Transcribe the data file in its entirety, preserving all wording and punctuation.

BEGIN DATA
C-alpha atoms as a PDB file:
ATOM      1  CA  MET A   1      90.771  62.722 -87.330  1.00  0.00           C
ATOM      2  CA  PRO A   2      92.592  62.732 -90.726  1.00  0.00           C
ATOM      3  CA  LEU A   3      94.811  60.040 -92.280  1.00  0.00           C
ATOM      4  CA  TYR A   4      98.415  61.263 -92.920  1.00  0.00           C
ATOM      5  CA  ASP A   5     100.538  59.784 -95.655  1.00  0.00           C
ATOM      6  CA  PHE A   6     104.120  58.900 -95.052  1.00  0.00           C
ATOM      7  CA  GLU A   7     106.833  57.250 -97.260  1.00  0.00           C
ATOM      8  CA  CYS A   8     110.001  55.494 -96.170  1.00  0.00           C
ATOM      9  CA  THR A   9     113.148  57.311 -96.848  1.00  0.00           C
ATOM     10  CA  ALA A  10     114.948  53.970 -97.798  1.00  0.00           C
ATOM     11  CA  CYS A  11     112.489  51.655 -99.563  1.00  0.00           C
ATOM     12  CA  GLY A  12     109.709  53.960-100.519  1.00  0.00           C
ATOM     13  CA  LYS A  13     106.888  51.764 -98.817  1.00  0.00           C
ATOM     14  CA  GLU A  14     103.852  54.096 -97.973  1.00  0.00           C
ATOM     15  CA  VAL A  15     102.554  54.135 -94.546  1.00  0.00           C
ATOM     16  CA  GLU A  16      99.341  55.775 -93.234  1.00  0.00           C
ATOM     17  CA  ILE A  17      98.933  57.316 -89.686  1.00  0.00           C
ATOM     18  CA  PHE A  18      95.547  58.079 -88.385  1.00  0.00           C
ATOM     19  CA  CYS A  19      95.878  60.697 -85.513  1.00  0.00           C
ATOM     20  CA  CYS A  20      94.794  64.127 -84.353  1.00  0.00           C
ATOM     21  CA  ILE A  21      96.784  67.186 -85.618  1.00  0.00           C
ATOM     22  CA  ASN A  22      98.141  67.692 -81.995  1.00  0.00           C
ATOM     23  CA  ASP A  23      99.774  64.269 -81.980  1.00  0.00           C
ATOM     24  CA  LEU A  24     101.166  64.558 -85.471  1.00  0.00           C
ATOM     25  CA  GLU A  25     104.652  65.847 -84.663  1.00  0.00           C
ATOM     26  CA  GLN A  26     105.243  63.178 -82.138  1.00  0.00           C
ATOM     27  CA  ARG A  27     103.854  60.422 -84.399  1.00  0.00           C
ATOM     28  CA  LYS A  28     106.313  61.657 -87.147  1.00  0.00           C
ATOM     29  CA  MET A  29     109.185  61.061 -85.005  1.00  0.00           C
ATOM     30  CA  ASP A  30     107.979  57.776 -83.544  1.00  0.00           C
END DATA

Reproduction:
C-alpha atoms as a PDB file:
ATOM      1  CA  MET A   1      90.771  62.722 -87.330  1.00  0.00           C
ATOM      2  CA  PRO A   2      92.592  62.732 -90.726  1.00  0.00           C
ATOM      3  CA  LEU A   3      94.811  60.040 -92.280  1.00  0.00           C
ATOM      4  CA  TYR A   4      98.415  61.263 -92.920  1.00  0.00           C
ATOM      5  CA  ASP A   5     100.538  59.784 -95.655  1.00  0.00           C
ATOM      6  CA  PHE A   6     104.120  58.900 -95.052  1.00  0.00           C
ATOM      7  CA  GLU A   7     106.833  57.250 -97.260  1.00  0.00           C
ATOM      8  CA  CYS A   8     110.001  55.494 -96.170  1.00  0.00           C
ATOM      9  CA  THR A   9     113.148  57.311 -96.848  1.00  0.00           C
ATOM     10  CA  ALA A  10     114.948  53.970 -97.798  1.00  0.00           C
ATOM     11  CA  CYS A  11     112.489  51.655 -99.563  1.00  0.00           C
ATOM     12  CA  GLY A  12     109.709  53.960-100.519  1.00  0.00           C
ATOM     13  CA  LYS A  13     106.888  51.764 -98.817  1.00  0.00           C
ATOM     14  CA  GLU A  14     103.852  54.096 -97.973  1.00  0.00           C
ATOM     15  CA  VAL A  15     102.554  54.135 -94.546  1.00  0.00           C
ATOM     16  CA  GLU A  16      99.341  55.775 -93.234  1.00  0.00           C
ATOM     17  CA  ILE A  17      98.933  57.316 -89.686  1.00  0.00           C
ATOM     18  CA  PHE A  18      95.547  58.079 -88.385  1.00  0.00           C
ATOM     19  CA  CYS A  19      95.878  60.697 -85.513  1.00  0.00           C
ATOM     20  CA  CYS A  20      94.794  64.127 -84.353  1.00  0.00           C
ATOM     21  CA  ILE A  21      96.784  67.186 -85.618  1.00  0.00           C
ATOM     22  CA  ASN A  22      98.141  67.692 -81.995  1.00  0.00           C
ATOM     23  CA  ASP A  23      99.774  64.269 -81.980  1.00  0.00           C
ATOM     24  CA  LEU A  24     101.166  64.558 -85.471  1.00  0.00           C
ATOM     25  CA  GLU A  25     104.652  65.847 -84.663  1.00  0.00           C
ATOM     26  CA  GLN A  26     105.243  63.178 -82.138  1.00  0.00           C
ATOM     27  CA  ARG A  27     103.854  60.422 -84.399  1.00  0.00           C
ATOM     28  CA  LYS A  28     106.313  61.657 -87.147  1.00  0.00           C
ATOM     29  CA  MET A  29     109.185  61.061 -85.005  1.00  0.00           C
ATOM     30  CA  ASP A  30     107.979  57.776 -83.544  1.00  0.00           C